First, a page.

How many moles of stars are in the known universe? (Beginner)

Let's work through a rough calculation of the number of Sun-like stars in the Universe. There are approximately 200 billion Sun-like stars in the Milky Way, and about the same number of galaxies in the observable Universe. So, let's say that the total number of stars in the observable Universe is about (200 billion) x (200 billion), or about 4x1022 (four times ten to the 22) stars. A mole is defined as 6x1023 of something, so a mole of stars is 6x1023 stars. If we compare this number to our estimate of the total number of stars, we find that there is about 1/10 of a mole of stars in the Universe.

Needless to say, although moles are a good unit to use when dealing with atoms and molecules, there are fewer moles of stars in the Universe than you might think...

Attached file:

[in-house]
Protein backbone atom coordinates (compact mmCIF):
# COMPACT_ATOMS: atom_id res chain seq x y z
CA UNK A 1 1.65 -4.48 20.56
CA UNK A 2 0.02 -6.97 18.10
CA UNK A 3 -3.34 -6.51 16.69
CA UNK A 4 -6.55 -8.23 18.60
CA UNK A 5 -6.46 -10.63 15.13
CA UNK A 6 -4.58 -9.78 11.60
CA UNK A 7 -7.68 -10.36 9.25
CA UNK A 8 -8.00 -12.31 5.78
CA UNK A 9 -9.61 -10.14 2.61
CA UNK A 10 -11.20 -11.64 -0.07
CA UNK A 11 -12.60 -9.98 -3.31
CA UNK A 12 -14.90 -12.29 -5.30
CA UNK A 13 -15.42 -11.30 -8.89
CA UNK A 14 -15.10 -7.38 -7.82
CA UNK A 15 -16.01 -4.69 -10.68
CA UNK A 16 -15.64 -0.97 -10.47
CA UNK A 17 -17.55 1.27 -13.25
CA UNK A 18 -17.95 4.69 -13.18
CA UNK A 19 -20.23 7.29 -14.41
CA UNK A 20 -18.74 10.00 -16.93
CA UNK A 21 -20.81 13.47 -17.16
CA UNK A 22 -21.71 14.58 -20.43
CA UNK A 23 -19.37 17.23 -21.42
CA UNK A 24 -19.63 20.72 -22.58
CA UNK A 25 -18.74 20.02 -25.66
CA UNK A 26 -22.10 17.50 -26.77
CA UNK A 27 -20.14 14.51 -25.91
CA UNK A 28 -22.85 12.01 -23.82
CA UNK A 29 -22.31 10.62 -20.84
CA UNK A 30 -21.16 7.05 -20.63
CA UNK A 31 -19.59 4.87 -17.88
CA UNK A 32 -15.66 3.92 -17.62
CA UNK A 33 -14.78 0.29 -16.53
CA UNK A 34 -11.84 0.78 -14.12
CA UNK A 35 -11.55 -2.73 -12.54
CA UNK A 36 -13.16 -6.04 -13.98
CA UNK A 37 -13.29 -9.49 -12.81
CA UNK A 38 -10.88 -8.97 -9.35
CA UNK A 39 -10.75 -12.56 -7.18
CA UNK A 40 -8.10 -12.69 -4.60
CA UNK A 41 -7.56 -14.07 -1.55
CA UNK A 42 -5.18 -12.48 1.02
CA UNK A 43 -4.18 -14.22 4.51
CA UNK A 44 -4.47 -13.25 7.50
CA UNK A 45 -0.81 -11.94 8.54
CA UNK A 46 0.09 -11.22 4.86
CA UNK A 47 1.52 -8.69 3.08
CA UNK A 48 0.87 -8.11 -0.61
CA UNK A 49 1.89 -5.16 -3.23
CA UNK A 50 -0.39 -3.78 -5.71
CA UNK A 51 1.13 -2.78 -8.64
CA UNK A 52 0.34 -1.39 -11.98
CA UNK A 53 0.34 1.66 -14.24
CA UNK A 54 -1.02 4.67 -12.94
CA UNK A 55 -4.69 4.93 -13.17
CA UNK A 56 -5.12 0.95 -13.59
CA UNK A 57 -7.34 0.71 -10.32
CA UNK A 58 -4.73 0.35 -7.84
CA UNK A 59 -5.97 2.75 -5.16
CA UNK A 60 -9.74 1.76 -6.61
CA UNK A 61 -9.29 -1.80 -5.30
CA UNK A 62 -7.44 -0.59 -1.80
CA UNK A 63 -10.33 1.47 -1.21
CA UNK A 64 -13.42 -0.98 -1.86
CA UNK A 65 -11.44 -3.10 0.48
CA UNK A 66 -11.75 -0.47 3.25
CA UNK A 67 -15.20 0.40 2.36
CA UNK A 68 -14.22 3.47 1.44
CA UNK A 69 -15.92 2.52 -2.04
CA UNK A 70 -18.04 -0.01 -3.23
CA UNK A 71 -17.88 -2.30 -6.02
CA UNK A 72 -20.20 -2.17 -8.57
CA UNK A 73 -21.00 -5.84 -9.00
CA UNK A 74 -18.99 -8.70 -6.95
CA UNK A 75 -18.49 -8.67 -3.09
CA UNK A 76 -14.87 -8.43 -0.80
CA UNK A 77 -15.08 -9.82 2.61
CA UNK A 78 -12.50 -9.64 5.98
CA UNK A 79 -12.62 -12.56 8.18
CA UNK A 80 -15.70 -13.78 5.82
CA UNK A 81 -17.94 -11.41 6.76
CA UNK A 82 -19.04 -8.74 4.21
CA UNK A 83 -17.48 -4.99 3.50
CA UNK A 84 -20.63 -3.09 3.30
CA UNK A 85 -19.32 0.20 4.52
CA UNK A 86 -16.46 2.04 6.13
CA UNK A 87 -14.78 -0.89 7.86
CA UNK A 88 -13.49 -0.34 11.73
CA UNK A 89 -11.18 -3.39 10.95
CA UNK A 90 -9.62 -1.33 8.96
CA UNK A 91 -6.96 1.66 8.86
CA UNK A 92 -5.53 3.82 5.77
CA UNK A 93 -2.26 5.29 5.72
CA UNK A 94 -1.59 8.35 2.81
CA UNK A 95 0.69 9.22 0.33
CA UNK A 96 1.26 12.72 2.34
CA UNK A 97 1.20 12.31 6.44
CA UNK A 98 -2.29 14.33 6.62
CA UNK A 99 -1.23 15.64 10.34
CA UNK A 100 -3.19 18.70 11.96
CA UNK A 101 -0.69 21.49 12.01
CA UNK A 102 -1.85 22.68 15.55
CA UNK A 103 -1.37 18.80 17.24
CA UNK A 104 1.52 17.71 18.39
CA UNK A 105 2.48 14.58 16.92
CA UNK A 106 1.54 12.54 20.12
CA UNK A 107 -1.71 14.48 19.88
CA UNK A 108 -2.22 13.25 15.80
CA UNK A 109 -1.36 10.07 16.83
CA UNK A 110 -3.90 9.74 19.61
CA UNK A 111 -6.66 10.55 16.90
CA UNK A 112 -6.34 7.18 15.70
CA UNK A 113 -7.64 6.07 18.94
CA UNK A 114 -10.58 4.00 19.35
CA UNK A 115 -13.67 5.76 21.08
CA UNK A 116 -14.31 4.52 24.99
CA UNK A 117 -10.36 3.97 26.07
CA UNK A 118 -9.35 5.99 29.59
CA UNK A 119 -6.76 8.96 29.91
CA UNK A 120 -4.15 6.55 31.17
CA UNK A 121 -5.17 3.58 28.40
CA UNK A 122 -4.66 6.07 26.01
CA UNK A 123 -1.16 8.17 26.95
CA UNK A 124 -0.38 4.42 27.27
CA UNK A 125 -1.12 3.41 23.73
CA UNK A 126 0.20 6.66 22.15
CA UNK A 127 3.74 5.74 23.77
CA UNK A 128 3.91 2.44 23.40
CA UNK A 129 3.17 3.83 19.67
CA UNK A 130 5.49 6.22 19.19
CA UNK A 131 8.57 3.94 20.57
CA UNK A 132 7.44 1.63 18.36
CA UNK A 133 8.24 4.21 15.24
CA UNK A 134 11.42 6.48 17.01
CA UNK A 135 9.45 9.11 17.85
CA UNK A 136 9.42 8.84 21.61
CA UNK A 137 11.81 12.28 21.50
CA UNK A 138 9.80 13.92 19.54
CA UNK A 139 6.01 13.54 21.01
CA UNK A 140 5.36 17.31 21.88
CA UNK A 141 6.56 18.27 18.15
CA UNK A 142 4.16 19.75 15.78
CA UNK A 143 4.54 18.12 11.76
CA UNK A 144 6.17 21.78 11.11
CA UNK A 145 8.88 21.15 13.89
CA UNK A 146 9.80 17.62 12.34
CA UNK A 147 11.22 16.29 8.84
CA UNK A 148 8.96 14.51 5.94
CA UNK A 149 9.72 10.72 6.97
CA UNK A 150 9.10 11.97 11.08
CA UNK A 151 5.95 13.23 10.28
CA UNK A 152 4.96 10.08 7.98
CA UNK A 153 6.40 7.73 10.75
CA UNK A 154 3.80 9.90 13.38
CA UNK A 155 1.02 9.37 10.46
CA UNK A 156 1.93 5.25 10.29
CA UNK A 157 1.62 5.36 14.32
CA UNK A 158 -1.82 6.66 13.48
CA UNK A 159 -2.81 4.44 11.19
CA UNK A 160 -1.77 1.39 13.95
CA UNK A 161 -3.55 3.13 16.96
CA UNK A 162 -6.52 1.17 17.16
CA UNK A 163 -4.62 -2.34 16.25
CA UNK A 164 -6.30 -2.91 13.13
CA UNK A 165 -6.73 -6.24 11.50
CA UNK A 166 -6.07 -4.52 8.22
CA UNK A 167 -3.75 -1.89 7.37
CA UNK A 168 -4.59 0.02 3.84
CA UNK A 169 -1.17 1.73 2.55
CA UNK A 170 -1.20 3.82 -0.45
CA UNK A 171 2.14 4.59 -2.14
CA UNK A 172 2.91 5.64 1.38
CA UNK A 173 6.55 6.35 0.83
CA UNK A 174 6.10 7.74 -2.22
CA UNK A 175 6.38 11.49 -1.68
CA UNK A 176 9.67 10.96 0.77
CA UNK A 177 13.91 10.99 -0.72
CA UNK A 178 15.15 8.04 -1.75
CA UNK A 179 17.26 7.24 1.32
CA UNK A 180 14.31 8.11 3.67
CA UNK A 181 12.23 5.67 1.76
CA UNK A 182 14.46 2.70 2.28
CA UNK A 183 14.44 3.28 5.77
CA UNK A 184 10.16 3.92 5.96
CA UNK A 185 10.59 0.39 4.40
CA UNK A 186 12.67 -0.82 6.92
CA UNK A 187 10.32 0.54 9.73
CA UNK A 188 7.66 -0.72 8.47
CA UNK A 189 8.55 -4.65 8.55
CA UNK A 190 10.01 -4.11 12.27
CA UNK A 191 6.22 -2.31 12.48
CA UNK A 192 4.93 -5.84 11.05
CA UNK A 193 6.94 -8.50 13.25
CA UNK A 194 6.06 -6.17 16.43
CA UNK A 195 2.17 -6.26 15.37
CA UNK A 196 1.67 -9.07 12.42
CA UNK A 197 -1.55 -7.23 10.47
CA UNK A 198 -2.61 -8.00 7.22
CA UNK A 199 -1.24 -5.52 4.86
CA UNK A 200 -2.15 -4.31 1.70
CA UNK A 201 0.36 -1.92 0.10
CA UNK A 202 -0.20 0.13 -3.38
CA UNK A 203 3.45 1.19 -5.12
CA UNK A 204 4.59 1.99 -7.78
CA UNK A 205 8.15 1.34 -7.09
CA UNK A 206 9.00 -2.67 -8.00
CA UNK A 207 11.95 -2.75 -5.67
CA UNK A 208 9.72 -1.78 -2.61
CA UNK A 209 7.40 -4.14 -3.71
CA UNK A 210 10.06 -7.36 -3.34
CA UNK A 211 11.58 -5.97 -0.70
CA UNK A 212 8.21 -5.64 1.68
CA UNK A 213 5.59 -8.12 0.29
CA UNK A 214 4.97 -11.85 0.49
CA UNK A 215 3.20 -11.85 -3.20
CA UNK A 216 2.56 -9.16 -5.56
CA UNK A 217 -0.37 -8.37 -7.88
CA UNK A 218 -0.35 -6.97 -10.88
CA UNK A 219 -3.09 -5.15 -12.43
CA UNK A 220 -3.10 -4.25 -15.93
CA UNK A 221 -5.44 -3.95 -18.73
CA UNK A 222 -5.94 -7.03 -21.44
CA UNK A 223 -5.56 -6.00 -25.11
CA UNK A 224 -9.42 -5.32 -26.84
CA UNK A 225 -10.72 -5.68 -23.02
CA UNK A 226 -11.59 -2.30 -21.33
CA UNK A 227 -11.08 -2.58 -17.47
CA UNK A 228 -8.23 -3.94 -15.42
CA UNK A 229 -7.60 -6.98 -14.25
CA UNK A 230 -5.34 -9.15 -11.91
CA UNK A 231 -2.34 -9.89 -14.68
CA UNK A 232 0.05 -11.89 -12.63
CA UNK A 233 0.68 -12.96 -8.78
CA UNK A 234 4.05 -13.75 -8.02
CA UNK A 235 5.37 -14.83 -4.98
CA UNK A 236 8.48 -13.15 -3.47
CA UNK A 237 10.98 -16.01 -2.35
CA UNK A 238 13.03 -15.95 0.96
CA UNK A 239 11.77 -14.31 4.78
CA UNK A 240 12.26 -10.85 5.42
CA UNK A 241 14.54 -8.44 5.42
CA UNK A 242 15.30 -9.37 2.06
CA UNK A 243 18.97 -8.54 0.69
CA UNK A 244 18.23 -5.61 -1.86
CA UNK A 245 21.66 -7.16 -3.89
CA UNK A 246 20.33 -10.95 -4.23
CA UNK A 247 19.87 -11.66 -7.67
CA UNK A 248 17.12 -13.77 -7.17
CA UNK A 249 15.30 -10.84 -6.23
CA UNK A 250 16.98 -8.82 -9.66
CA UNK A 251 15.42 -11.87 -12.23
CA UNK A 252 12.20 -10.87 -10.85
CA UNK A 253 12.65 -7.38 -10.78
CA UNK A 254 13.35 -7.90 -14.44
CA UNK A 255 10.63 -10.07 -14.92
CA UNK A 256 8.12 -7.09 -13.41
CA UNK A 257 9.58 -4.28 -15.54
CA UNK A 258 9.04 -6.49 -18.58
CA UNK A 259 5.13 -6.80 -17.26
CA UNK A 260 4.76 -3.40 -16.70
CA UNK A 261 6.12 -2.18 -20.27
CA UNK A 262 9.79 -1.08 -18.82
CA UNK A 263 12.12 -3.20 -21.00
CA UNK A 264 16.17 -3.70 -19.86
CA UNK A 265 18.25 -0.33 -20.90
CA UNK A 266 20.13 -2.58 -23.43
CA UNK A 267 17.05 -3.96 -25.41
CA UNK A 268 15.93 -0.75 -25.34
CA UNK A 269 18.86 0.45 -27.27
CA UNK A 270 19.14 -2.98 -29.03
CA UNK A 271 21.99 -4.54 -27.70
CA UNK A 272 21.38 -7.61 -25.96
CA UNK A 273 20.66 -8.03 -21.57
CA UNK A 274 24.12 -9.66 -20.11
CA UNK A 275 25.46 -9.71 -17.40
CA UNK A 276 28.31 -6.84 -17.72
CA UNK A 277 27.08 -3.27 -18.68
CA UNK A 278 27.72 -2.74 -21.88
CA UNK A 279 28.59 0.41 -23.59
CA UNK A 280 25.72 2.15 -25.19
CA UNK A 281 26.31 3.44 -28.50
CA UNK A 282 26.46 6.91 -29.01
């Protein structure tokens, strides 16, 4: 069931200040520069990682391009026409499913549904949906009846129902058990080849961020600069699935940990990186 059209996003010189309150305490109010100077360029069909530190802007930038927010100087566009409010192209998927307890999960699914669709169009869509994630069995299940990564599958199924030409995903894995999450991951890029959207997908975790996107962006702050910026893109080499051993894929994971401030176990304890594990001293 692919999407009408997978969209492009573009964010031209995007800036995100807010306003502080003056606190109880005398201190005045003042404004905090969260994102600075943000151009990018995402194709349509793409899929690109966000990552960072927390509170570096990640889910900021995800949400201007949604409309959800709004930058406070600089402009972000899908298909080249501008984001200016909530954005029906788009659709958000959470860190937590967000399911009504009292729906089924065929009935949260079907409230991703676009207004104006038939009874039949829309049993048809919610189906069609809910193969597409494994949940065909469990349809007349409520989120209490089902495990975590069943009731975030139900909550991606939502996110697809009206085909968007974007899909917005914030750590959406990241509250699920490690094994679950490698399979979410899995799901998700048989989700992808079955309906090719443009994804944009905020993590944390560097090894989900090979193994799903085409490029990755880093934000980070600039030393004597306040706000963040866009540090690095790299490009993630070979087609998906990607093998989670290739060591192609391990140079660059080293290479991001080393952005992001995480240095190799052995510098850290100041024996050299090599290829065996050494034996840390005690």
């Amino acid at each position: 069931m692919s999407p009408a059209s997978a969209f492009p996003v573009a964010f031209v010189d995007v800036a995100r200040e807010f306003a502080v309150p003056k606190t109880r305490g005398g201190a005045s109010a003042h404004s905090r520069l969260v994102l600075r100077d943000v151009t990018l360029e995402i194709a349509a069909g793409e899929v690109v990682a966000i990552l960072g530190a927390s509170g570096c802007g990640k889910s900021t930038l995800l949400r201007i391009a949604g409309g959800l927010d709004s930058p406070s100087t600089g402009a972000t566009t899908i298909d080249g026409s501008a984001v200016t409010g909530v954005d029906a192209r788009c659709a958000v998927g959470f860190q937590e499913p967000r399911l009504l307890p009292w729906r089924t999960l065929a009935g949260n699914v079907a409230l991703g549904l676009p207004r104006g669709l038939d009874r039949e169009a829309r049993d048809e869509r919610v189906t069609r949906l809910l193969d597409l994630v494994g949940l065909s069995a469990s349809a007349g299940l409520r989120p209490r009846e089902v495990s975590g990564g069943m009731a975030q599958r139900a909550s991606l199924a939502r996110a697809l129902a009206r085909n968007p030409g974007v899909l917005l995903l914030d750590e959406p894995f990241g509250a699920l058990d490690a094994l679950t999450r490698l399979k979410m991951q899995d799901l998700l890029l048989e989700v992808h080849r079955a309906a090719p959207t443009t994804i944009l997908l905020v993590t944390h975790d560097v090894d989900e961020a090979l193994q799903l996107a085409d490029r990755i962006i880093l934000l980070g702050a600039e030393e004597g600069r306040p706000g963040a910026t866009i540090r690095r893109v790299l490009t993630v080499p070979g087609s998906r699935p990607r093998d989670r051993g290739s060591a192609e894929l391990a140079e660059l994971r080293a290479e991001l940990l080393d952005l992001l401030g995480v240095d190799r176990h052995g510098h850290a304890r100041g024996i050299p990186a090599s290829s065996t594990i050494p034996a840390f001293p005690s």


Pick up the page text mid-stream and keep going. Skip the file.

This page updated on June 27, 2015

About the Author

Kristine Spekkens

Kristine Spekkens

Kristine studies the dynamics of galaxies and what they can teach us about dark matter in the universe. She got her Ph.D from Cornell in August 2005, was a Jansky post-doctoral fellow at Rutgers University from 2005-2008, and is now a faculty member at the Royal Military College of Canada and at Queen's University.

Kristine's email: 

Kristine's websites: 
http://www.astro.queensu.ca/people/Kristine_Spekkens/main.php
http://www.rmc.ca/aca/phy/per/spekkens-k-eng.php

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